Shall be in water writ—
“What do you feel if I press here?” asked the doctor.
“Pressure,” Keats gasped, “but no inflammation. I should say the liver and pancreas are very well.”
The doctor chuckled, glad to hear the patient making a sally. In Keats’s own ears his voice sounded high, almost childish, since the illness. No one else had remarked on any change. The doctor returned his instruments to their bag, exactly reversing the order in which he’d taken them out, and Severn showed his face at the door.
“The liver is sound,” said Doctor Clark. “The pancreas is sound. I suspect the lungs were well from the start. The greater part may have been an affliction of the mind.”
“The mind,” said Keats.
“A nervous complaint.”
Doctor Clark could talk at length of nervous complaints, their various forms, their connection to bodily ailments—inasmuch as the brain, we now understand, is a fibrous organ like any other. He was kind. More than a doctor he’d been their factotum. He’d secured their rooms across the piazza from his own, gone out to find books in English, arranged for the hire of carriages and the pianoforte, brought sheet music of Haydn for Severn to play. What he said about the nerves was surely correct, and it struck Keats as an attack. He spoke from inside his profession as if it were a coat he had pulled around him, knowing that Keats, who had never taken the surgeon’s examination, must face him naked.
Keats sank back into bed. In his new, weak voice he asked, “Then I may soon return to England?”
The doctor shut his bag. “I recommend against haste. You haven’t the look of a man who has much encountered the Roman sun. Have you been about the city?”
Keats was coming back to walking as a child. His feet had become hilarious foreign implements, to be trusted only while he kept them in sight.
“Mr. Severn? You haven’t taken Mr. Keats onto the Pincio?”
Severn smiled narrowly. “Mr. Keats yesterday said that he found the stairs, er, of a difficulty to rank with German philosophy.”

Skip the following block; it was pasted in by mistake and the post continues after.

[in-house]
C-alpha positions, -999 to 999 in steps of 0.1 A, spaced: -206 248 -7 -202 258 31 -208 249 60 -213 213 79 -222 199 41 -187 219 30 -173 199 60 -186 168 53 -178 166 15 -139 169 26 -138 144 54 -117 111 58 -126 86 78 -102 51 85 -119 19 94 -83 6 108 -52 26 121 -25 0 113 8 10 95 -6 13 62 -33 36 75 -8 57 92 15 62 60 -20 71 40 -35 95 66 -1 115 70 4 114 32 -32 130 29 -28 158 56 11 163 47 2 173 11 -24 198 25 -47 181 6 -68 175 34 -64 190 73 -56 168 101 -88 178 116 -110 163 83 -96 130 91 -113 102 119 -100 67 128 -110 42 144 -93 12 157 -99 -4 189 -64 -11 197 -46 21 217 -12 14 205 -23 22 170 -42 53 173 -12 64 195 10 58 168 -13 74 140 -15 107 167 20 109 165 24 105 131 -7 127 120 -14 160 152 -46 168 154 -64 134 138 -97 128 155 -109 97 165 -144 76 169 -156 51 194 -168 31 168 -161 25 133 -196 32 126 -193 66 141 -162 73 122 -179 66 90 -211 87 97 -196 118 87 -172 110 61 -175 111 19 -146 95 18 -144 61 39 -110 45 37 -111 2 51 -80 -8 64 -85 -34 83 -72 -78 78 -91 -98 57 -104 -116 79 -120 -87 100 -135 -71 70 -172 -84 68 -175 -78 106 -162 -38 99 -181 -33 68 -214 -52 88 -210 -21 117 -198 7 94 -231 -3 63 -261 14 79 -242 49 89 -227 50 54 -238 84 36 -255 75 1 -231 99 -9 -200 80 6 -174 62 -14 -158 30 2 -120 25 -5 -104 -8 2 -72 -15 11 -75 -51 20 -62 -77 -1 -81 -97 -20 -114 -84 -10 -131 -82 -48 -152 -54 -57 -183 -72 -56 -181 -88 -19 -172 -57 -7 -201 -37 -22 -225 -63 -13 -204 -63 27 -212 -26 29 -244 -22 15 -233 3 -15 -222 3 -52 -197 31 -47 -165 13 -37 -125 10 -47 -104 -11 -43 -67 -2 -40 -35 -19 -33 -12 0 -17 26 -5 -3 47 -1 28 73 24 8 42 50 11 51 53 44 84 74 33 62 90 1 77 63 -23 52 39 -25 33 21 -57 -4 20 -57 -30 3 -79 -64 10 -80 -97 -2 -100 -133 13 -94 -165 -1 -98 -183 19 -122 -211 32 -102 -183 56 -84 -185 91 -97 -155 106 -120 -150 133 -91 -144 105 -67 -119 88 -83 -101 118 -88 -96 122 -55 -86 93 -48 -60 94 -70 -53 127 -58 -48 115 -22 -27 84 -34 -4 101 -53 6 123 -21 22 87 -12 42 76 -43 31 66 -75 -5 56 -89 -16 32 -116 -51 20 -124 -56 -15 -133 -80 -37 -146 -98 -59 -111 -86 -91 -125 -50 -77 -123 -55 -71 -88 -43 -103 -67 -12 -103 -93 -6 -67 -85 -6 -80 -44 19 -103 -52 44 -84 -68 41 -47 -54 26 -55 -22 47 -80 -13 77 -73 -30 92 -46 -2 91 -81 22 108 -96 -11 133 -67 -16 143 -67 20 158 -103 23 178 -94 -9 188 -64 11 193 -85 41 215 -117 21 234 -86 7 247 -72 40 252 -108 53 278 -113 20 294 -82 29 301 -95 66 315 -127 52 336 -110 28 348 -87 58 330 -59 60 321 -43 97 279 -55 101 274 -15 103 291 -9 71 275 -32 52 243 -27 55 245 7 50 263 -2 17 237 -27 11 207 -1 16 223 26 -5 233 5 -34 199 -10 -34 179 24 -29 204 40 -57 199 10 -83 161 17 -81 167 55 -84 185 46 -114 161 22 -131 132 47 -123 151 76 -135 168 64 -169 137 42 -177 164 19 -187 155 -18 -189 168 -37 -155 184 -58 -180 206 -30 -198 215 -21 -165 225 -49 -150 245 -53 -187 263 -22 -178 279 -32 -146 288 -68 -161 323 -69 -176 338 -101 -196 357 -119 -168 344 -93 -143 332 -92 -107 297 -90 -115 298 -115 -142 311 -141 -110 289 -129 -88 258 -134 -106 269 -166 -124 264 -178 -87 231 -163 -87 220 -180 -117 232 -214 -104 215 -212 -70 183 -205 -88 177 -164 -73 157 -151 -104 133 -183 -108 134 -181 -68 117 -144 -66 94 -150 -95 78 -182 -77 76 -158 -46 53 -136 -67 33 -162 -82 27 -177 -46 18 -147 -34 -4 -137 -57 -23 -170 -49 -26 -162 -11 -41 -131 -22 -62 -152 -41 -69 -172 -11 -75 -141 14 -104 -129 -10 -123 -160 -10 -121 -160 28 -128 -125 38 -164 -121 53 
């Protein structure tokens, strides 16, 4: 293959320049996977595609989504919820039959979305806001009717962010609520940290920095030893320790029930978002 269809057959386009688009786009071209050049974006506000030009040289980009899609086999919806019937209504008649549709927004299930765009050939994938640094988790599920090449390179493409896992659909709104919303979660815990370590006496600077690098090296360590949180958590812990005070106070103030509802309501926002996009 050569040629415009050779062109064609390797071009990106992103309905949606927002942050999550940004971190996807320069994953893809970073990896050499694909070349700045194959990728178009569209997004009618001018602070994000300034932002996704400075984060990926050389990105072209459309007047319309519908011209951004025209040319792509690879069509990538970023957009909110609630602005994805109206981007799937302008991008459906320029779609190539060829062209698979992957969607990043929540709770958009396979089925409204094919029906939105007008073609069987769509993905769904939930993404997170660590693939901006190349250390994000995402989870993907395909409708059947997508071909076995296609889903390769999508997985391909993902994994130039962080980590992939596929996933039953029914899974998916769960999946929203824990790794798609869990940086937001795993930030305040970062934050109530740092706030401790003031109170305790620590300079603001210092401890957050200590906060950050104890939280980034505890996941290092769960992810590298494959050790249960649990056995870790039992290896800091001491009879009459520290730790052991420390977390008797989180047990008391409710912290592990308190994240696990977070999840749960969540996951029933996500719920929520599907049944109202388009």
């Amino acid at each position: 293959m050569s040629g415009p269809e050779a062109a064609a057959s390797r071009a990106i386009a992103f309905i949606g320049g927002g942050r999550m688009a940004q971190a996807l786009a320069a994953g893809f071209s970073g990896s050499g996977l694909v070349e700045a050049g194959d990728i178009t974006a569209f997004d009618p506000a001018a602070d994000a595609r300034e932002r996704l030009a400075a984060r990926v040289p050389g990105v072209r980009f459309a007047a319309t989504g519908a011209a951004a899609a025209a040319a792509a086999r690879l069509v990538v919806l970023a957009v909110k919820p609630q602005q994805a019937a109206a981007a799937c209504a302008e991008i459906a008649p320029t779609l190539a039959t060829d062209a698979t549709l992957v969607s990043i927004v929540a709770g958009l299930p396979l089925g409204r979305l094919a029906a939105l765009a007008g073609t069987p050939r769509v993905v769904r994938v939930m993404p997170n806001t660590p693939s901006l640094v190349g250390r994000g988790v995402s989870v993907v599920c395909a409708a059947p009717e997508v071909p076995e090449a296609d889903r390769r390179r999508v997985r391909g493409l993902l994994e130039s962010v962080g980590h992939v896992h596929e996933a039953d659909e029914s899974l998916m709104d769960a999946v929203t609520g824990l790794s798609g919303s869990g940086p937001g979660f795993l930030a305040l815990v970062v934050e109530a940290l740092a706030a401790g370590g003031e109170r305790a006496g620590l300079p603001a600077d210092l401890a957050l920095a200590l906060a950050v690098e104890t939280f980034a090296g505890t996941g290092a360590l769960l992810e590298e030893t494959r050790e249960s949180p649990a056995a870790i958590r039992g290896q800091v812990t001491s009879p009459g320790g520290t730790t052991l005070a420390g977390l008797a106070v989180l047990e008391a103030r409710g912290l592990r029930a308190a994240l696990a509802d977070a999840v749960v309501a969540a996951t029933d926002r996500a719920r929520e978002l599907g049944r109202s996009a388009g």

“My life is in England,” said Keats.
“It shall wait for you there,” said the doctor. “I fear to send you on a sea voyage if the onset of winter should precipitate another attack and require you to be shipped back here in six months. Let the Roman spring do its work. Given the Roman summer, in a month or two I might suggest a removal to the hill country.”
“Consumption killed my younger brother,” Keats said.
The doctor lifted his brows and, getting no further information, turned his look to Severn.
“They prescribed him bloodletting,” he continued, “and a vegetable diet. Tom would not quarrel with physicians. Only when he was near his end did he whisper that more than anything in the world he wanted a beefsteak. We didn’t give him it. At times my heart is pierced to think we kept it from him.”
The piazza’s sounds receded, becoming remembered sounds. From far above the doctor replied, “It is a truly sad necessity.”
“Nor to dispute your diagnosis,” said Keats, “but you are aware, are you not, that my hemorrhages in England were of arterial blood, not from the stomach. They came up in a froth—”
“Bless me!” cried Severn, shuddering, “must you say ‘froth?’”
“It is a fact.”
“I understand,” said the doctor. “You are not quarreling with me, Mr. Keats, but with the gods.”
Keats crossed his arms and made a wry face.
“I cannot encourage you to travel. The risk that we would gladly run ourselves, we shrink from imposing on another. If it does not sound too parsonical from a man in middle life, I would counsel patience, to think of the years you have left, and to recall that as recently as Christmas, it was doubtful you should get to live any of them.”
Under his folded arms Keats felt his own slightness. “Believe me to be grateful for all you have done, Doctor Clark.”
“Believe me to be sorry I can do no more.” The doctor bowed. “Until tomorrow. I always look forward to the effects of another day upon Alcibiades”—he gestured to Severn’s canvas—“and I have your volume, Mr. Keats, on order from Taylor and Hessey.”
“My volume?” The frontispiece came faintly to mind. “They will have a happy surprise that anyone wants it.”